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The Promise of Fabulousness

Resolutions. We all make them at different points in our lives. At New Year’s. On our birthdays. After formative landmark events. We look behind us and say good riddance. We look ahead and, with (usually delusional!) optimism, convince ourselves that the next round will somehow be better; that what was is finished and that what is to come will be better. 

I have participated in my fair share of (delusional) optimism. I’ve held my breath as I turned metaphorical corners awaiting good fortune to rain down upon me. I didn’t think I was guilty of such starstruck imaginings, but as it turns out . . . I am. Where does it come from? Why am I waiting for next year to be better? What was wrong with this year? How did I allow myself to spend so much of my inner life on pause?

Part of the explanation lies in obvious social constructions. We live in a celebrity-obsessed world, where everything good is shiny, skinny, rich, and wrinkle-free. We admire the fabulous ones and aspire to become like them. We buy products that promise to bring us one step closer to their ideals. We believe that we can pay our way to freedom. That with just a few more dollars, or a few less calories, everything will finally fall into place. We will become the fabulous versions of ourselves we just know we are destined to be. And when the fabulous does not materialize, we tell ourselves that we just need to try harder. We make resolutions, promising ourselves that the next round will be better. We promise to exert the necessary effort, we cross our fingers, hold our breath—because it’s just around the corner.

Some people negotiate these narratives better than others. I think I have been especially susceptible, holding my breath as I have for probably most of my life. Waiting like Godot for some version of success. I am sure I seem successful. Indeed, by most standards, I have done very well. But the truth is that a piece of me is continually waiting. Pining. Working with ever more determination in the hope of finally “getting there.”

Part of the reason is temperament. But family history is also a factor. I come from a tribe of displaced people. My Jewish family was exiled from its Egyptian homeland in the 1950s, forcing each member to create a new life in a foreign land. To appropriate new customs, foods, languages, and to call somewhere else home. They managed, but a price was paid. A sense of insecurity that reaches deep into the marrow of our collective bones. I remember the day my grandfather taught me this lesson for the first time. I was about 10 years old and we were sitting at the dinner table when he leaned over to me and explained how important it was to save what I earn (because we never know when life will fall apart). “Never forget,” he insisted with his old-world accent, “that when you make a dollar, you must save 90 cents of it. That is the right way.” Ninety per cent of your earnings go under your mattress. Or in a foreign bank account. Whatever works for you, so long as you store your earnings. So that you can be safe.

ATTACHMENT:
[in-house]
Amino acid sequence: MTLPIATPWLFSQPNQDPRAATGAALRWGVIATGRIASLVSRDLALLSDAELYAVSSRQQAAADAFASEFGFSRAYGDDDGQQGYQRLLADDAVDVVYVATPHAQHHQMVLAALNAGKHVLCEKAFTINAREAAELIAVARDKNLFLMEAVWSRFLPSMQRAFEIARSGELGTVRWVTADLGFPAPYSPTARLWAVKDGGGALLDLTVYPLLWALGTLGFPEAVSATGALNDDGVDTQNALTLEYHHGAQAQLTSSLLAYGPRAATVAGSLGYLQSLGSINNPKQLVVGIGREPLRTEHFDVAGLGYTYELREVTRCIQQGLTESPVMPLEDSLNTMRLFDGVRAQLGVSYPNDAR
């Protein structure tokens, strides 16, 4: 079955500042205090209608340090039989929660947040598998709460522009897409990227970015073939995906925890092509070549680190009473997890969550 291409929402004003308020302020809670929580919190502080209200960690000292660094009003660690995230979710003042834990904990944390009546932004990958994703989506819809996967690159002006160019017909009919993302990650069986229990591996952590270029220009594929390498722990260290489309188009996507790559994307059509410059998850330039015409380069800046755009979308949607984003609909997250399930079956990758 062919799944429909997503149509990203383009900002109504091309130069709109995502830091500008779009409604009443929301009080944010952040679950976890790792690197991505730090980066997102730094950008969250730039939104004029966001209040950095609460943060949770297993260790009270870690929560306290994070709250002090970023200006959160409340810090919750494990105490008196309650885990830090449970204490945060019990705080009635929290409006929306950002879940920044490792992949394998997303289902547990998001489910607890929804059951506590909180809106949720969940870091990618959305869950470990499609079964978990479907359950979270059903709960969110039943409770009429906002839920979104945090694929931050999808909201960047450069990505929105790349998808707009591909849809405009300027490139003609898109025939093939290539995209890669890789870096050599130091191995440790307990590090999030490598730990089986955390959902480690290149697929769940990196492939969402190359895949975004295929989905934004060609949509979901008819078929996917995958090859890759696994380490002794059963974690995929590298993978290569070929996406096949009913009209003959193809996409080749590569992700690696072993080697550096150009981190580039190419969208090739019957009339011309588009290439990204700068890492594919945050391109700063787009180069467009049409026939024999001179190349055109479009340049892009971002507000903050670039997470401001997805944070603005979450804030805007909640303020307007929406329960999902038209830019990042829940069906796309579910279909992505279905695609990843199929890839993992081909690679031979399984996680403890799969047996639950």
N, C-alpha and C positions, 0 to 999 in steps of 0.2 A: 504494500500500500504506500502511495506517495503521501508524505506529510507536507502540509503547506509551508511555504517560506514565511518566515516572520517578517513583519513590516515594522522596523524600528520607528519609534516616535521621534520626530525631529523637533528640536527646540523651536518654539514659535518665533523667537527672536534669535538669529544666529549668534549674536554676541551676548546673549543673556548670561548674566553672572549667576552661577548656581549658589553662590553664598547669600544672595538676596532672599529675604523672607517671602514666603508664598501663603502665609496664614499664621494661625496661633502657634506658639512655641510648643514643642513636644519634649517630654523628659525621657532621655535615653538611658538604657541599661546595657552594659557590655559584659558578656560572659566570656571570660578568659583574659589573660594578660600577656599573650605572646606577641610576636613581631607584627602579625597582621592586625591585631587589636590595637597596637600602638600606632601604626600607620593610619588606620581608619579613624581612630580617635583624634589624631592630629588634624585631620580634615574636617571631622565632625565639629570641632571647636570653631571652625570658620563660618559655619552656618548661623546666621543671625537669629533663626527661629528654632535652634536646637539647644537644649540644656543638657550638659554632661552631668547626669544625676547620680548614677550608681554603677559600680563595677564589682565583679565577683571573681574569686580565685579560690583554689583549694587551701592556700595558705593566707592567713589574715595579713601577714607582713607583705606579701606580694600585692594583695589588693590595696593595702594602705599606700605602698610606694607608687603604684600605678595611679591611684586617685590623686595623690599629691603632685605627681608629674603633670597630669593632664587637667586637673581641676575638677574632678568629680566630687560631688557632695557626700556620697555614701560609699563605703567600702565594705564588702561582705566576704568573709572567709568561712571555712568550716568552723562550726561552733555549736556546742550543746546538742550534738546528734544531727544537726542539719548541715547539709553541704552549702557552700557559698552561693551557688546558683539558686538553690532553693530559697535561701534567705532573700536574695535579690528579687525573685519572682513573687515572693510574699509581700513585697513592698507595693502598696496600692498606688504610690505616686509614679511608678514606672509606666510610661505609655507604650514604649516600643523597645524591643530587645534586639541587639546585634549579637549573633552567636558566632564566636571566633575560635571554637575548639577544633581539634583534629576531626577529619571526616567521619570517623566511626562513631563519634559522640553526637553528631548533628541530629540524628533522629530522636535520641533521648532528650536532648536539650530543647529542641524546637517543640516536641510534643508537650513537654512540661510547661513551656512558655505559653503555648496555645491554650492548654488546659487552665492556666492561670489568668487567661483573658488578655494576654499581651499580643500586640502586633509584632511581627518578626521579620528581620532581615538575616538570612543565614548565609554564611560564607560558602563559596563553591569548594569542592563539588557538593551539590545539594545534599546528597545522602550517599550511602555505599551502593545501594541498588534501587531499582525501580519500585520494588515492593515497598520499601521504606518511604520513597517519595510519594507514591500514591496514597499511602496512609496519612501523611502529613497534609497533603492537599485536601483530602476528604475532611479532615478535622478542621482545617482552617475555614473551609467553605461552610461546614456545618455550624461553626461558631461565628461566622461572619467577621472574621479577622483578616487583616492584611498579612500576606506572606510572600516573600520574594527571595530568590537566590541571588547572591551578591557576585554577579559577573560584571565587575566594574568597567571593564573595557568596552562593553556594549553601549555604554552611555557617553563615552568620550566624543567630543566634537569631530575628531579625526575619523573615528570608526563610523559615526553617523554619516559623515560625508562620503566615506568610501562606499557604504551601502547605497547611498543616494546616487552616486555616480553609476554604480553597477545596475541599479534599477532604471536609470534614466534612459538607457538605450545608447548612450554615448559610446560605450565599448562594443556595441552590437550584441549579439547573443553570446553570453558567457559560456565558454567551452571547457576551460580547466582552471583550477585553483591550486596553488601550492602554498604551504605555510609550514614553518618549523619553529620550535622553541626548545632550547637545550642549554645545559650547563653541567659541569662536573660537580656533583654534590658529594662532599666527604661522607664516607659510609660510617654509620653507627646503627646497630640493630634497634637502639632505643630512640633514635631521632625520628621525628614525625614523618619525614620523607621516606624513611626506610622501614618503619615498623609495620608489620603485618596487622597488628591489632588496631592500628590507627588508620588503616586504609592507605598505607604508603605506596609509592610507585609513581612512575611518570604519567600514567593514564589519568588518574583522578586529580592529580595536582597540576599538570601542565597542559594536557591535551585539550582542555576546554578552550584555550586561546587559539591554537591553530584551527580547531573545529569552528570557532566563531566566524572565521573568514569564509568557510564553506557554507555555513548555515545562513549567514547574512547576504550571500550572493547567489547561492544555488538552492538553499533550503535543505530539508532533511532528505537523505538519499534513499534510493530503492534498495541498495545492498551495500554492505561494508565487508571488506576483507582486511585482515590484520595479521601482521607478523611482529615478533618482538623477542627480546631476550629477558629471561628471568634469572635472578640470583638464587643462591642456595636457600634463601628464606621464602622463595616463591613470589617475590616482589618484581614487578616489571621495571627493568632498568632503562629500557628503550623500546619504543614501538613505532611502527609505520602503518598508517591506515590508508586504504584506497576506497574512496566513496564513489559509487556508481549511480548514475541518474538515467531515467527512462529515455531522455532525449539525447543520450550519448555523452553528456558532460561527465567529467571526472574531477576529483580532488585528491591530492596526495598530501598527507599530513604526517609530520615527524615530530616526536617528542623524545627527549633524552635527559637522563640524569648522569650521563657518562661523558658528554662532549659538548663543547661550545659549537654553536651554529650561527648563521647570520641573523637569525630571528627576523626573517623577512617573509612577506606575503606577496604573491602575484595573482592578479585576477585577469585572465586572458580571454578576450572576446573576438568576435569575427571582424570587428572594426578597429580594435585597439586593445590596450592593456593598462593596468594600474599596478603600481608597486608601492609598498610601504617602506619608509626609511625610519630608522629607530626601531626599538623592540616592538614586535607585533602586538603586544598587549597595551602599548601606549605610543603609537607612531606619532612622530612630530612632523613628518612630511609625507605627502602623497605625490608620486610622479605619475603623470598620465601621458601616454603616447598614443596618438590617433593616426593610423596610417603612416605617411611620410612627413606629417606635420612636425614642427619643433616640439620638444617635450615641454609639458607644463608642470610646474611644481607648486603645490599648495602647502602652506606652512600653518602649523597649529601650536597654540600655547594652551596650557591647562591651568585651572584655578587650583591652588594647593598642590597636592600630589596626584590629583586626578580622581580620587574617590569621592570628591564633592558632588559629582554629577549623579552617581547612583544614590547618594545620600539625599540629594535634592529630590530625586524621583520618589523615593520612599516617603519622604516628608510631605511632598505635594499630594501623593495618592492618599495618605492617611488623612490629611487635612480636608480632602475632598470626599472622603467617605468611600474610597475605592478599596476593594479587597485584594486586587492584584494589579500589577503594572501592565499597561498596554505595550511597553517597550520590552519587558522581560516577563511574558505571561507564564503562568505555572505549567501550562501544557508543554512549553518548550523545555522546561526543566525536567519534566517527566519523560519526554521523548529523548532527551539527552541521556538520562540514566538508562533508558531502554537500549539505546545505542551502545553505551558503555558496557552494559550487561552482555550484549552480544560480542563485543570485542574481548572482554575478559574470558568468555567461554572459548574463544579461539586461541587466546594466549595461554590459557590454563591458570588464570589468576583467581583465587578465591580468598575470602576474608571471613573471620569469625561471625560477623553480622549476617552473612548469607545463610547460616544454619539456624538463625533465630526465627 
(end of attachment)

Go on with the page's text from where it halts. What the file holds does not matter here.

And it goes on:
The tribe was convinced I would go into business. Everyone praised me for my financial savvy. I had a good head for numbers they said. But when the time came to choose between an MBA and a masters degree in Religious Studies, I followed my heart (and broke everyone else’s). I wanted to study religion. Typical of the next-generation narrative, I refused to be mired by the fears of displacement that immigration entailed. I was convinced I was tossing the anchor of history and setting myself free. I eventually got my PhD and became a professor in my field. I was living the dream.

Photo by Samuel Zeller. From
Photo by Samuel Zeller. From

But years later, I realize that the anchor I thought I had unmoored is still there. It has snuck its way into my psyche and still guides me without my realizing it. I am not hoarding my pennies in fear of the next disaster—proof, I thought, that I was free—but that is not the only way to fear the future. I had become fixated on success in my field. I make a lot less money and save less than that, but I have been trying to prepare for the vagaries of tomorrow by becoming a success of my own. I am laying down the foundation of my future, publishing more than required to become a success of a different color. Doing more, because I cannot be ordinary or trust the future to be kind.

Which means I’ve been holding my breath for a very long time.

It means that I don’t know how to be here now (such a cliché, but true all the same). All I know is how to look ahead. Worry about what’s ahead. And push my life forever forward in the hope that I might actually manage to control the outcome once I get there. But the obvious paradox is that I never get there, because ahead is always ahead and the present is always missed. I am finally realizing how exhausting it is to spend my life waiting to be safe.

Samsara is, by definition, unpredictable and subject to change. It will never be safe. No matter how hard I try, I cannot mold the future to suit my fears. I cannot protect myself from suffering. My family had a beautiful life in Egypt. They were integrated into the wider community, they thrived, enjoyed themselves, and loved their world. But no matter how happy they were, how much they had, they still lost it all. That’s samsara and I can’t stop it from happening. The only way to be free of these fears is to let them go.

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